The Supreme Court says a 35-foot no-protest zone around clinics that perform abortions is unconstitutional. Left unsaid in the 30-page ruling issued Thursday in a Massachusetts case was that the court itself has tight restrictions on where those seeking to assert their free speech rights can and cannot go.
And like the case they just decided, the rules at the marble-lined high court have also been the subject of lawsuits.
The grounds outside the building -- across the street from the U.S. Capitol -- have long been a place for assemblies, rallies, and other "expressive events."
But exactly just what can be said and where the public can assert its First Amendment rights have long been a source of contention.
A year ago, after losing a federal lawsuit filed by a protester, high court officials issued new rule, clarifying a 60-year-old law blocking any demonstrations on court property, including the marbled plaza that serves as the dramatic gateway to the building itself.
"The term demonstration includes demonstrations, picketing, speechmaking, marching, holding vigils or religious services and all other like forms of conduct that involve the communication or expression of views or grievances, engaged in by one or more persons, the conduct of which is reasonably likely to draw a crowd or onlookers," says the revised Regulation 7, which was effective June 13, 2013.
"The term does not include casual use by visitors or tourists that is not reasonably likely to attract a crowd or onlookers."
The comparison was not lost on several bloggers, legal analysts, and by some abortion rights groups.
NARAL Pro Choice America had earlier showed an aerial shot of the Supreme Court, with a graphic revealing that the 35-foot buffer zone adopted by Massachusetts at clinics is but a fraction of the court's oval-shaped exterior plaza, where protests are also banned. The plaza extends about 250 feet from the base of the courthouse steps to the sidewalk, and is open 24 hours a day. The building itself keeps normal business hours, and is closed weekends to the public.
"The justices didn't have to look too far for examples of other buffer zones raising constitutional concerns," said Stephen Vladeck, a constitutional law professor at American University.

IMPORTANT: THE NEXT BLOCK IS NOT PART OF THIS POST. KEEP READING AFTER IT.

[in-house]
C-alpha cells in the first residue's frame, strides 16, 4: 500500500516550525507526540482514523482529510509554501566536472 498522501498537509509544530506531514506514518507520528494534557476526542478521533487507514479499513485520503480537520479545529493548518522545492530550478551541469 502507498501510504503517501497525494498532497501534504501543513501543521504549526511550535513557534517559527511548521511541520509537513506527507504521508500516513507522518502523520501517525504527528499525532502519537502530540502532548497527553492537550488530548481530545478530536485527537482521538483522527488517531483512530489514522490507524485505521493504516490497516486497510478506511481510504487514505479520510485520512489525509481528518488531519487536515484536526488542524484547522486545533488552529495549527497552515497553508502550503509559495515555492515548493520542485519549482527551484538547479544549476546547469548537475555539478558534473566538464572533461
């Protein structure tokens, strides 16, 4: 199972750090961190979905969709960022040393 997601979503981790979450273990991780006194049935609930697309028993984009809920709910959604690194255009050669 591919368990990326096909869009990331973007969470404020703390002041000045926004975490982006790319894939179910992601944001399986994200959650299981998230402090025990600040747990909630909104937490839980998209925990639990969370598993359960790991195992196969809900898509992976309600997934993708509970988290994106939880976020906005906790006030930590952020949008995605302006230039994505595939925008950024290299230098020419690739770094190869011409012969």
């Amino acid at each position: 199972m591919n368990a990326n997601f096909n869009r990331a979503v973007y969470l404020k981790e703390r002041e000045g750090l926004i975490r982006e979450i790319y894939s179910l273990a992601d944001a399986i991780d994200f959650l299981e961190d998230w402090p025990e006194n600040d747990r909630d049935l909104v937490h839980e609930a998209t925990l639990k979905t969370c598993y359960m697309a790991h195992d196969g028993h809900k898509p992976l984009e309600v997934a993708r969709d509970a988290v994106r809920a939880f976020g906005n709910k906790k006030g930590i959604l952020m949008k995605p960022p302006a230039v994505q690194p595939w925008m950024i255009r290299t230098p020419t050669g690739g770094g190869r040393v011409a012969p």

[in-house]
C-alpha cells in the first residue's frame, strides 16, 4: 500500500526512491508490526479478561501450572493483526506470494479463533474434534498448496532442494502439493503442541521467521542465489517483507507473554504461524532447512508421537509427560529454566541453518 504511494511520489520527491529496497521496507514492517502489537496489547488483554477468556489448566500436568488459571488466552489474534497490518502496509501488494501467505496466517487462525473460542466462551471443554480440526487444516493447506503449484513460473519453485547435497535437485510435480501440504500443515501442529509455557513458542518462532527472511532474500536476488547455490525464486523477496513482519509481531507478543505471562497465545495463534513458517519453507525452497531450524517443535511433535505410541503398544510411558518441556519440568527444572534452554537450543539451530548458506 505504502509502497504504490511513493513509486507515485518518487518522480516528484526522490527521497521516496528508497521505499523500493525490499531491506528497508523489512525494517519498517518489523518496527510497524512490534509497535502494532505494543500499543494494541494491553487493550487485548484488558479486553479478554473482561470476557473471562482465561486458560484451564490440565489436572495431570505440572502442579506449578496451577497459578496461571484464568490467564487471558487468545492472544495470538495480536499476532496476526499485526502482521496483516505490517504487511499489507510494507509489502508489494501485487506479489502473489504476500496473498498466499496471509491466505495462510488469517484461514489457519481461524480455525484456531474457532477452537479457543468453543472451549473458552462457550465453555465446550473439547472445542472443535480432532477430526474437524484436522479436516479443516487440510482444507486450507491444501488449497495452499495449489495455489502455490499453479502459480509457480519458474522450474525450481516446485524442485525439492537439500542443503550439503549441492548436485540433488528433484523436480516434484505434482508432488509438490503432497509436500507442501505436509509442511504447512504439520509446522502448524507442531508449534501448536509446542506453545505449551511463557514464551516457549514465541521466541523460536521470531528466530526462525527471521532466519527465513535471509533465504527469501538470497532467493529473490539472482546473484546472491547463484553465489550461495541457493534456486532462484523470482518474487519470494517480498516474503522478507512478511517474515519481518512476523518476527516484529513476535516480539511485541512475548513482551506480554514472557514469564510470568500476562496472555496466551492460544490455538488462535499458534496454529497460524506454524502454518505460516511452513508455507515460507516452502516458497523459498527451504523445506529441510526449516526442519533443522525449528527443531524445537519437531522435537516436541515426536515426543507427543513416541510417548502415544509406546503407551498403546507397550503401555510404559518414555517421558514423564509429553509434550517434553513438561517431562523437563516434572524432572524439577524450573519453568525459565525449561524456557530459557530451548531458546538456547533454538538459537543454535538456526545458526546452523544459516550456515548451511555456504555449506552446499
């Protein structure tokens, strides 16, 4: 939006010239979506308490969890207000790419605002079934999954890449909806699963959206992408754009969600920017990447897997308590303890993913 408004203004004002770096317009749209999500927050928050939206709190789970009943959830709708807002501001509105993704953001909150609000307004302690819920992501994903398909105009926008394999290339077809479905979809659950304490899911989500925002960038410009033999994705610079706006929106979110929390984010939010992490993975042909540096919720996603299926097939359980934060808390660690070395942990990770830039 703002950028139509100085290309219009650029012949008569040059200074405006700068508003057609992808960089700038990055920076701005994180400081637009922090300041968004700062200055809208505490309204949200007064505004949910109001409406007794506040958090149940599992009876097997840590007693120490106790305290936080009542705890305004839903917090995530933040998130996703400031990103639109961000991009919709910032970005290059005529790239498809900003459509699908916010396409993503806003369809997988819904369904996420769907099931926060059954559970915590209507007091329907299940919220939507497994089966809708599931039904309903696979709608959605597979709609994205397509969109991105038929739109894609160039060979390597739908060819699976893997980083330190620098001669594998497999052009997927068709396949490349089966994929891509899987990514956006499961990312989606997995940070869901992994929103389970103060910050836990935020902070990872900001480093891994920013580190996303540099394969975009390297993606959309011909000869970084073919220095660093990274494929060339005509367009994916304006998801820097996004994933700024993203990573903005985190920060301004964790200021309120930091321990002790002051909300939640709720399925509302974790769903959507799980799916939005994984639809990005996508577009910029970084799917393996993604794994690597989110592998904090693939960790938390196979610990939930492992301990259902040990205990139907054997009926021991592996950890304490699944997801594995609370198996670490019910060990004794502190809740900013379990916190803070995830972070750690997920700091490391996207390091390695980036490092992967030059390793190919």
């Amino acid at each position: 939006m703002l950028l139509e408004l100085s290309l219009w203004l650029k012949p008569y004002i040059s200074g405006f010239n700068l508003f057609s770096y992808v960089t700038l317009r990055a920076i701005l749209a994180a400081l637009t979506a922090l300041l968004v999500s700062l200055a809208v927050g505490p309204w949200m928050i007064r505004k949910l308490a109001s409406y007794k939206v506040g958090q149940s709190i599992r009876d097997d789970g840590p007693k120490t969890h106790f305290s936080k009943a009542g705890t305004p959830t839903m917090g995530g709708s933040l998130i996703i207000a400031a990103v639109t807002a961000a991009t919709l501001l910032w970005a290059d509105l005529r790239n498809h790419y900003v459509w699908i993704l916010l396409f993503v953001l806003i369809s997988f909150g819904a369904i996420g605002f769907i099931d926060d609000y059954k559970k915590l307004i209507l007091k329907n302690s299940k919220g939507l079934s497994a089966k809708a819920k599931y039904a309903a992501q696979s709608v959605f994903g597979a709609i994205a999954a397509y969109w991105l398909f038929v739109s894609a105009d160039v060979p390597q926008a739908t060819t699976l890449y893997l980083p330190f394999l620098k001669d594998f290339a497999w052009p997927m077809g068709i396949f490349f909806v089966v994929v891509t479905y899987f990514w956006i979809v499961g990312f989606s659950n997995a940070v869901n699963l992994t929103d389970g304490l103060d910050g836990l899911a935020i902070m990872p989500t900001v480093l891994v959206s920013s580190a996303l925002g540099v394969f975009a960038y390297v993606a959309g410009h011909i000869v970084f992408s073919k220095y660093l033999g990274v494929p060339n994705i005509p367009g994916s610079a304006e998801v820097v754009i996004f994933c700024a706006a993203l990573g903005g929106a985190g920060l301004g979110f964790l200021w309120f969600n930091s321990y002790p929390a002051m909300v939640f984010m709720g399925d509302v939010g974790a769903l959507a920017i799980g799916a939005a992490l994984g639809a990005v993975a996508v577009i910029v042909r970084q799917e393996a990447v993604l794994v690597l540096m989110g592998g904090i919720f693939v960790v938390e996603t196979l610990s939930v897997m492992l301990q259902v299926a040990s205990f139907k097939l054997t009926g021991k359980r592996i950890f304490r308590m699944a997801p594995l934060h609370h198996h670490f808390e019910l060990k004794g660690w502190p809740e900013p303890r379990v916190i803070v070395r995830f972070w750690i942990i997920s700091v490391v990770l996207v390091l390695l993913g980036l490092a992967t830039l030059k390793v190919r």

"But unlike Massachusetts, which will likely respond to today's decision simply by adopting a smaller buffer going forward, the justices' response was in the other direction -- to prohibit all demonstrations of any kind on the Supreme Court's grounds other than those 'not reasonably likely to attract a crowd.' In other words, the justices are telling Massachusetts to prohibit less speech, when their reaction to the same problem on the court's own grounds was to prohibit more."
But unlike the state case -- where the buffer zone at the clinic in Boston included the entire sidewalk-- the court's no-protest zone only includes the grounds itself. Demonstrations are freely allowed on the public sidewalk, and protesters of one sort or another gather on almost a daily basis.
Several people were on hand Thursday, and more are expected Monday for the court's final public session before the summer recess.
The court changes followed a federal judge's ruling tossing out as unconstitutional the previous anti-demonstration rules.
Judge Beryl Howell said those laws were overly broad and vague, and could implicate any "group activity" on the grounds, including students wearing T-shirts with the name of their school, or tourists gathering on the plaza for a group photo.
Federal law gives individual buildings and agencies, including courts, discretion to set their own security and access procedures.
Harold Hodge, Jr., had challenged the regulations in court. The Maryland college student was arrested in February 2011 for silently carrying an anti-racism sign on the plaza, although court records show he did so peacefully.
A court police officer approached Hodge and three times asked him to leave the plaza, but he refused. He was then handcuffed and taken into custody. The charges were dropped after Hodge agreed not to return to the court for six months. He later sued, claiming his free speech rights were being violated and that he had a right to protest on government property.
A Virginia-based civil rights group, the Rutherford Institute, defended Hodge in his case.
The group's president, John Whitehead, told CNN the high court's rules set by its marshal's office were "repugnant" to the guarantees enshrined in the Constitution.
The government appealed the judge's ruling and a federal appeals court in Washington will hear oral arguments in the case in September.
Protests, rallies, speeches, and marches in front of the court often number in the hundreds of people, and are traditionally held on the public sidewalk on First Street, NE, between the court and the Capitol. Demonstrators gathered for days during the 2000 Bush v. Gore case over the disputed outcome of the presidential election.
And those on both sides of the abortion debate rally yearly in front of the court on the January anniversary of Roe v. Wade decision.
The Supreme Court had no comment on how Thursday's ruling on abortion clinics would affect its own regulations.